Every time the credit expansion ran into trouble the financial authorities intervened, injecting liquidity and finding other ways to stimulate the economy. That created a system of asymmetric incentives also known as moral hazard, which encouraged ever greater credit expansion. The system was so successful that people came to believe in what former US president Ronald Reagan called the magic of the marketplace and I call market fundamentalism. Fundamentalists believe that markets tend towards equilibrium and the common interest is best served by allowing participants to pursue their self-interest. It is an obvious misconception, because it was the intervention of the authorities that prevented financial markets from breaking down, not the markets themselves. Nevertheless, market fundamentalism emerged as the dominant ideology in the 1980s, when financial markets started to become globalised and the US started to run a current account deficit.
Globalisation allowed the US to suck up the savings of the rest of the world and consume more than it produced. The US current account deficit reached 6.2 per cent of gross national product in 2006. The financial markets encouraged consumers to borrow by introducing ever more sophisticated instruments and more generous terms. The authorities aided and abetted the process by intervening whenever the global financial system was at risk. Since 1980, regulations have been progressively relaxed until they have practically disappeared.
The super-boom got out of hand when the new products became so complicated that the authorities could no longer calculate the risks and started relying on the risk management methods of the banks themselves. Similarly, the rating agencies relied on the information provided by the originators of synthetic products. It was a shocking abdication of responsibility.
Everything that could go wrong did. What started with subprime mortgages spread to all collateralised debt obligations, endangered municipal and mortgage insurance and reinsurance companies and threatened to unravel the multi-trillion-dollar credit default swap market. Investment banks’ commitments to leveraged buyouts became liabilities. Market-neutral hedge funds turned out not to be market-neutral and had to be unwound. The asset-backed commercial paper market came to a standstill and the special investment vehicles set up by banks to get mortgages off their balance sheets could no longer get outside financing. The final blow came when interbank lending, which is at the heart of the financial system, was disrupted because banks had to husband their resources and could not trust their counterparties. The central banks had to inject an unprecedented amount of money and extend credit on an unprecedented range of securities to a broader range of institutions than ever before. That made the crisis more severe than any since the second world war.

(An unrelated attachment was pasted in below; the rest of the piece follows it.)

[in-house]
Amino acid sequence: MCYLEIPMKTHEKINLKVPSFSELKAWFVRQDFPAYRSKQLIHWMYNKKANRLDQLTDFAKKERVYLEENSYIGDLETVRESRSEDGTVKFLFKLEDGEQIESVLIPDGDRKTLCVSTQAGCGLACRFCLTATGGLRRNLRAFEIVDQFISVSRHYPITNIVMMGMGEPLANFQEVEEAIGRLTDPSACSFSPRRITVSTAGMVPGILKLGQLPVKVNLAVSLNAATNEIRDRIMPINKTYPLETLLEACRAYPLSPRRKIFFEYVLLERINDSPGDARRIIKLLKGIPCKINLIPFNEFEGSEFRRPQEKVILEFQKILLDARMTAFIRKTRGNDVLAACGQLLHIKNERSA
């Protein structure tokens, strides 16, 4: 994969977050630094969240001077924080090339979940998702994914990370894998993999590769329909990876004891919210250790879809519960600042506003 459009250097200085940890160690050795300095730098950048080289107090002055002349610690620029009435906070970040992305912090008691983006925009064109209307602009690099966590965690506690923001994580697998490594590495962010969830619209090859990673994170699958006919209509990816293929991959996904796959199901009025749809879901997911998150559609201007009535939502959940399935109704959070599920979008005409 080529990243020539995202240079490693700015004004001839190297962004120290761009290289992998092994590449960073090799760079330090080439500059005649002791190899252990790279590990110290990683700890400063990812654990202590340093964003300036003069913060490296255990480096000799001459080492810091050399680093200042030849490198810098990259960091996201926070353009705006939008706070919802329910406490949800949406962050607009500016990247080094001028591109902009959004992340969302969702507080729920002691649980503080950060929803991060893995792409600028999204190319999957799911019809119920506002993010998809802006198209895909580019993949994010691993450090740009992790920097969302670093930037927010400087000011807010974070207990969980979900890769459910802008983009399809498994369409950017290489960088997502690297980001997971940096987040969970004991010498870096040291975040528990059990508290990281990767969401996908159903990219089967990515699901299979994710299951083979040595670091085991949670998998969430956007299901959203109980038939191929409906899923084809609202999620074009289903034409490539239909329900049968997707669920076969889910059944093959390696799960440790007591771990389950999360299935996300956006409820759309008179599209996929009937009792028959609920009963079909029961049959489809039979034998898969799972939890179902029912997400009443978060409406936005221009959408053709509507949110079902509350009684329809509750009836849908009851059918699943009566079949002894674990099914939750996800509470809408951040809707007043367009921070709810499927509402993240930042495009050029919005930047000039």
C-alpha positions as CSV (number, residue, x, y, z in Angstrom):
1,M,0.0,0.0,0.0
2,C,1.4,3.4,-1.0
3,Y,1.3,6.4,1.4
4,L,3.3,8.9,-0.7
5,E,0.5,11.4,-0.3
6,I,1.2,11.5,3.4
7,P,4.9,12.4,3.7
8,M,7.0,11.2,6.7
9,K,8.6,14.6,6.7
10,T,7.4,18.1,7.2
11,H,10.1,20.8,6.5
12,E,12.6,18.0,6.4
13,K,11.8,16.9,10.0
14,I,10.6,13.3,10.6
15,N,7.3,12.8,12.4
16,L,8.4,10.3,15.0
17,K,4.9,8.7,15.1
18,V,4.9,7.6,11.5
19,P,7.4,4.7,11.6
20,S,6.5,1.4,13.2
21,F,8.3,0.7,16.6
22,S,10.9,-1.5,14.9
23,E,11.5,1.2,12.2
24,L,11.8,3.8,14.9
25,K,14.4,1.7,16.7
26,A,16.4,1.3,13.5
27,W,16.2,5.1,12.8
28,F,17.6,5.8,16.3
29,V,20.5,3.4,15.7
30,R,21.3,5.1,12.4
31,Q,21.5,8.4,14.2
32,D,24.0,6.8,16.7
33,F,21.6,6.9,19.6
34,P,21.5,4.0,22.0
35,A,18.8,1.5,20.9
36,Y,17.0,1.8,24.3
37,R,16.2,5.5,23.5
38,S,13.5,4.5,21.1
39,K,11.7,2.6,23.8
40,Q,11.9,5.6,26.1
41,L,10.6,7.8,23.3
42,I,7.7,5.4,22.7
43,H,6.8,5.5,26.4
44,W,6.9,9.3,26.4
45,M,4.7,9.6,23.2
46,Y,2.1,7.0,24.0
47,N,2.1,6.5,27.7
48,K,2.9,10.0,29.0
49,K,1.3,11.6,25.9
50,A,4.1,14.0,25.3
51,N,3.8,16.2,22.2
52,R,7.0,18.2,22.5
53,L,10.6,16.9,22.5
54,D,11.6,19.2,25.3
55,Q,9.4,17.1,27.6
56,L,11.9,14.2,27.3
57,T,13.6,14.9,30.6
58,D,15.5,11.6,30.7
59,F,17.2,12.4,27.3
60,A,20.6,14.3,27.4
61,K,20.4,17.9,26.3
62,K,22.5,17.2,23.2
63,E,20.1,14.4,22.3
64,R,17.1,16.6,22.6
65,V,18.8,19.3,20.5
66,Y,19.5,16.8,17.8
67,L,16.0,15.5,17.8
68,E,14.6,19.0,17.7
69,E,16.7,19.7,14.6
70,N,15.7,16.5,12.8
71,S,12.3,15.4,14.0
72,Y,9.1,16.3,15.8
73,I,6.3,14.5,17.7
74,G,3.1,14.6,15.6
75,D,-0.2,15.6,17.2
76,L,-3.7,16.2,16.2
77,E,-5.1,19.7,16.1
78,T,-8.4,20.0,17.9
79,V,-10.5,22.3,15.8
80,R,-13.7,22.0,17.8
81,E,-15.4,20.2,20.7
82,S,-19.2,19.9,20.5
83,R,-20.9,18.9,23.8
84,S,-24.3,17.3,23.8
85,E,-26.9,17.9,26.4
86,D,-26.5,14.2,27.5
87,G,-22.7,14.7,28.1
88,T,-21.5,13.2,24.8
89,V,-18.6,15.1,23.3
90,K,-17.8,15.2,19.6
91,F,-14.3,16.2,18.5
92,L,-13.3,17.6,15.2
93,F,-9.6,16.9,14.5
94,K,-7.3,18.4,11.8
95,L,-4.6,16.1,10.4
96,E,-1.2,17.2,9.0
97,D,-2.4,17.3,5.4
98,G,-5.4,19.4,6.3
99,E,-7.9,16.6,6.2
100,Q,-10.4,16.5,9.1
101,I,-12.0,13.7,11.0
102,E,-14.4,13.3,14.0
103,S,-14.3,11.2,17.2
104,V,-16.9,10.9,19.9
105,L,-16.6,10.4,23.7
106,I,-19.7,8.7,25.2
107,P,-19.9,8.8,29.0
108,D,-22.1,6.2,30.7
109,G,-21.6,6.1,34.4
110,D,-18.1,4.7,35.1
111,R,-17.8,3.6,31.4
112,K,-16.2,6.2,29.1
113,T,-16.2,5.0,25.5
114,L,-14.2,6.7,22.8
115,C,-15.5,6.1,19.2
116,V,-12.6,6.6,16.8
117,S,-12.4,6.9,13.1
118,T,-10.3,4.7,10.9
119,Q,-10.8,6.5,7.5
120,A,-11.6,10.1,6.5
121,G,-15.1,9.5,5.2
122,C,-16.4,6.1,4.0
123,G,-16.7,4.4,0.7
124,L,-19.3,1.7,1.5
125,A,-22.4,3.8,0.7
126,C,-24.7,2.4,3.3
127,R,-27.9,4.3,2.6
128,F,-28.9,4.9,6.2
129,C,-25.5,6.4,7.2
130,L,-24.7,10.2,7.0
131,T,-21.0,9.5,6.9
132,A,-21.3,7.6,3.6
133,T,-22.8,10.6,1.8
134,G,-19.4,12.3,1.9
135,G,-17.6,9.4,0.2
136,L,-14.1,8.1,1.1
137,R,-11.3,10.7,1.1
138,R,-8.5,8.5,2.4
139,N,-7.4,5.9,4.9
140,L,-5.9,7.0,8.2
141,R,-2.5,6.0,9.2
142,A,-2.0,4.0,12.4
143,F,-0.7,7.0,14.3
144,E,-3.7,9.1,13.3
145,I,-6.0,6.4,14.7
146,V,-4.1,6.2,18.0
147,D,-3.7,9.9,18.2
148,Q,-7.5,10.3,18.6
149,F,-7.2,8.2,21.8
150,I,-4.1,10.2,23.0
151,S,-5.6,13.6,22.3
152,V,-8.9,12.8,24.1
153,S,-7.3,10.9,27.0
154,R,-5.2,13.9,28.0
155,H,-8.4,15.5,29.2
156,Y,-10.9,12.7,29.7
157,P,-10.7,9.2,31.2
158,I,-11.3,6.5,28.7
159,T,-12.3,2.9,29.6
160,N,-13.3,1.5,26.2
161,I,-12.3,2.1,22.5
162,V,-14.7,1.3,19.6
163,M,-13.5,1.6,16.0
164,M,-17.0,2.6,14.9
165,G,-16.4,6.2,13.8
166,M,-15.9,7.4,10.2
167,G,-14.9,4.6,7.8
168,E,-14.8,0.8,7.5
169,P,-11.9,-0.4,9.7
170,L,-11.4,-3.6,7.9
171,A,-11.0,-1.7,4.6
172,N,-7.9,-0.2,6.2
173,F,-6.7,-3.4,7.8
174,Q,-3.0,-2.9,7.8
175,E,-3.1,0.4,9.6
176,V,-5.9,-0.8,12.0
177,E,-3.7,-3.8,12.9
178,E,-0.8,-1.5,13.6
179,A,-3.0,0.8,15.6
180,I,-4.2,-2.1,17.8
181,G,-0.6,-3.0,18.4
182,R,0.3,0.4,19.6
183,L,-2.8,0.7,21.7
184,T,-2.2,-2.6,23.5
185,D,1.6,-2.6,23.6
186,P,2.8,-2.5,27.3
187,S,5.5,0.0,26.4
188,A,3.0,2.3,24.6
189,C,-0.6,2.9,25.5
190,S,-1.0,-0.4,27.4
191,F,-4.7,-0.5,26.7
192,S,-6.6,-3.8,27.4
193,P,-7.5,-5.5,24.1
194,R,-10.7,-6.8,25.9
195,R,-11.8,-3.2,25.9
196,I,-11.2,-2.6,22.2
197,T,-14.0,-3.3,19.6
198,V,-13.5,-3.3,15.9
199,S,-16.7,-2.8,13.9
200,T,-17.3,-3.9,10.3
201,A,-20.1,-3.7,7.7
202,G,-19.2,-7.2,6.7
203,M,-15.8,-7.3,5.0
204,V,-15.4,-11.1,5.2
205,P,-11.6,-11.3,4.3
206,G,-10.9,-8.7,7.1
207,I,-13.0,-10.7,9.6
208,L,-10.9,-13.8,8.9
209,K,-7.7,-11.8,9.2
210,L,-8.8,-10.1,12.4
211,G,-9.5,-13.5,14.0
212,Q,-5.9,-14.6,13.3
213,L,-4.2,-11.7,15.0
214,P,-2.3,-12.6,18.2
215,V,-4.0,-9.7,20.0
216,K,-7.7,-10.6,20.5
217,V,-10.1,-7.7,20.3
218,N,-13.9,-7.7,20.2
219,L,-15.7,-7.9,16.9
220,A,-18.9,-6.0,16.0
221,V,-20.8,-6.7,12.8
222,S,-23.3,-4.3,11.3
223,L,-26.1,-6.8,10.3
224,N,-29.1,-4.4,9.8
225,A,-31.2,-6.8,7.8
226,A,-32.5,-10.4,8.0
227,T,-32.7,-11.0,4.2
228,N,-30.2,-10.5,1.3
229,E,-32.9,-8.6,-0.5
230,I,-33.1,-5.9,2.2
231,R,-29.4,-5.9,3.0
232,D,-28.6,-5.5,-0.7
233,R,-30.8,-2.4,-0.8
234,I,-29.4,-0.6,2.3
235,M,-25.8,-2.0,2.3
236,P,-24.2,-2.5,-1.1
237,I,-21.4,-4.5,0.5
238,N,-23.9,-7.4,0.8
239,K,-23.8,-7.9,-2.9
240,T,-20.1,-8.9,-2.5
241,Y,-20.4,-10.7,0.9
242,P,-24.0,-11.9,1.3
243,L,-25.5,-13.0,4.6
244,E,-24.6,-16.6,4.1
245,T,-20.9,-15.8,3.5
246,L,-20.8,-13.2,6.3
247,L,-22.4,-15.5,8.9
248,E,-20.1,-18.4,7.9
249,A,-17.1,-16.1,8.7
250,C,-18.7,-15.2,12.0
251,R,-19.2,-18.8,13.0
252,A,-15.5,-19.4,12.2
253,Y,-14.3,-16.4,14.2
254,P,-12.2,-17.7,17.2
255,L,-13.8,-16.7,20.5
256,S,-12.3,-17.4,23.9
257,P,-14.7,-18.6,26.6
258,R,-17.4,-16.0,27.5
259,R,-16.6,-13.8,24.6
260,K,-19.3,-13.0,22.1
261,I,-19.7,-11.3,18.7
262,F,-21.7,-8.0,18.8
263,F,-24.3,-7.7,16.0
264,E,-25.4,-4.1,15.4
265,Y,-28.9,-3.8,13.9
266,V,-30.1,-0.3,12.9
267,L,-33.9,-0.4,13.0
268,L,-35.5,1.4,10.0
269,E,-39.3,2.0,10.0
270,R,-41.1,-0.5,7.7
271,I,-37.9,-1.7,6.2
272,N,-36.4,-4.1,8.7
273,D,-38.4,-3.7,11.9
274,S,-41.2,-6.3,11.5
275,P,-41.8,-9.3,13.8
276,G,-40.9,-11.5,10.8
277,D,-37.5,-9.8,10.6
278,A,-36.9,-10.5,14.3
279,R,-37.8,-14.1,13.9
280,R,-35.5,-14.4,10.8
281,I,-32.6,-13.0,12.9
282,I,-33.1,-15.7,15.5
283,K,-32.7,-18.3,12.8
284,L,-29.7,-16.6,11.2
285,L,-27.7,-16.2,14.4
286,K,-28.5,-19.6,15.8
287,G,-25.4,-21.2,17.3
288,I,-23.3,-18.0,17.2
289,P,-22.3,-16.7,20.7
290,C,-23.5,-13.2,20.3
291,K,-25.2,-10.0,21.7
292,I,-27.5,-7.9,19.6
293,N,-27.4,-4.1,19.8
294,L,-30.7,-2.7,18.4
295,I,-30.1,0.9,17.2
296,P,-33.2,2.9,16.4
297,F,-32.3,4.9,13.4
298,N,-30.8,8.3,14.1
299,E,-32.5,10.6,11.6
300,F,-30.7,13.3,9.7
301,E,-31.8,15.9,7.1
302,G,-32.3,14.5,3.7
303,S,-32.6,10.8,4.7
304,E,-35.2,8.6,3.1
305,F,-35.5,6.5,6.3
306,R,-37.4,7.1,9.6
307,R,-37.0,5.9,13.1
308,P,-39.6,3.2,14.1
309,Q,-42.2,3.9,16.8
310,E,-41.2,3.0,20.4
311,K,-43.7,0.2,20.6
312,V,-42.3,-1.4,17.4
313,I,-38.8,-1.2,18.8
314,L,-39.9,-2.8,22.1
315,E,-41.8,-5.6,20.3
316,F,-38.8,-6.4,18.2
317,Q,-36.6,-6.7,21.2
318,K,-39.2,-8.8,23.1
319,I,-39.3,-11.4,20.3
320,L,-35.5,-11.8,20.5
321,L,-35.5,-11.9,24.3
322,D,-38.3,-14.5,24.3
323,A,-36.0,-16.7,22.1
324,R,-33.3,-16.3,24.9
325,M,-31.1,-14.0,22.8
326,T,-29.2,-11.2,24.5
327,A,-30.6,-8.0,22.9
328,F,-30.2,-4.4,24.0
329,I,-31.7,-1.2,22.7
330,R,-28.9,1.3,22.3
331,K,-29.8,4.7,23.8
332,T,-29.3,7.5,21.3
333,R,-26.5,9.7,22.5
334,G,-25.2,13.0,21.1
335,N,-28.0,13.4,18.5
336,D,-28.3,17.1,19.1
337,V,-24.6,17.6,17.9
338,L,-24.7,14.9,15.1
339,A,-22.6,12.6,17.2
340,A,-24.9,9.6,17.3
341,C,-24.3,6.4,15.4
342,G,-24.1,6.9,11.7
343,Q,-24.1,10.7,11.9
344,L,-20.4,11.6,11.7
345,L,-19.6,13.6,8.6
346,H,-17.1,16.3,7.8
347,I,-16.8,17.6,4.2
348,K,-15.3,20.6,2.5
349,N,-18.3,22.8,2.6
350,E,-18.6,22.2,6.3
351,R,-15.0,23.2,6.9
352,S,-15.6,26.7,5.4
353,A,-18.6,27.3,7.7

Credit expansion must now be followed by a period of contraction, because some of the new credit instruments and practices are unsound and unsustainable. The ability of the financial authorities to stimulate the economy is constrained by the unwillingness of the rest of the world to accumulate additional dollar reserves. Until recently, investors were hoping that the US Federal Reserve would do whatever it takes to avoid a recession, because that is what it did on previous occasions. Now they will have to realise that the Fed may no longer be in a position to do so. With oil, food and other commodities firm, and the renminbi appreciating somewhat faster, the Fed also has to worry about inflation. If federal funds were lowered beyond a certain point, the dollar would come under renewed pressure and long-term bonds would actually go up in yield. Where that point is, is impossible to determine. When it is reached, the ability of the Fed to stimulate the economy comes to an end.
Although a recession in the developed world is now more or less inevitable, China, India and some of the oil-producing countries are in a very strong countertrend. So, the current financial crisis is less likely to cause a global recession than a radical realignment of the global economy, with a relative decline of the US and the rise of China and other countries in the developing world.
The danger is that the resulting political tensions, including US protectionism, may disrupt the global economy and plunge the world into recession or worse.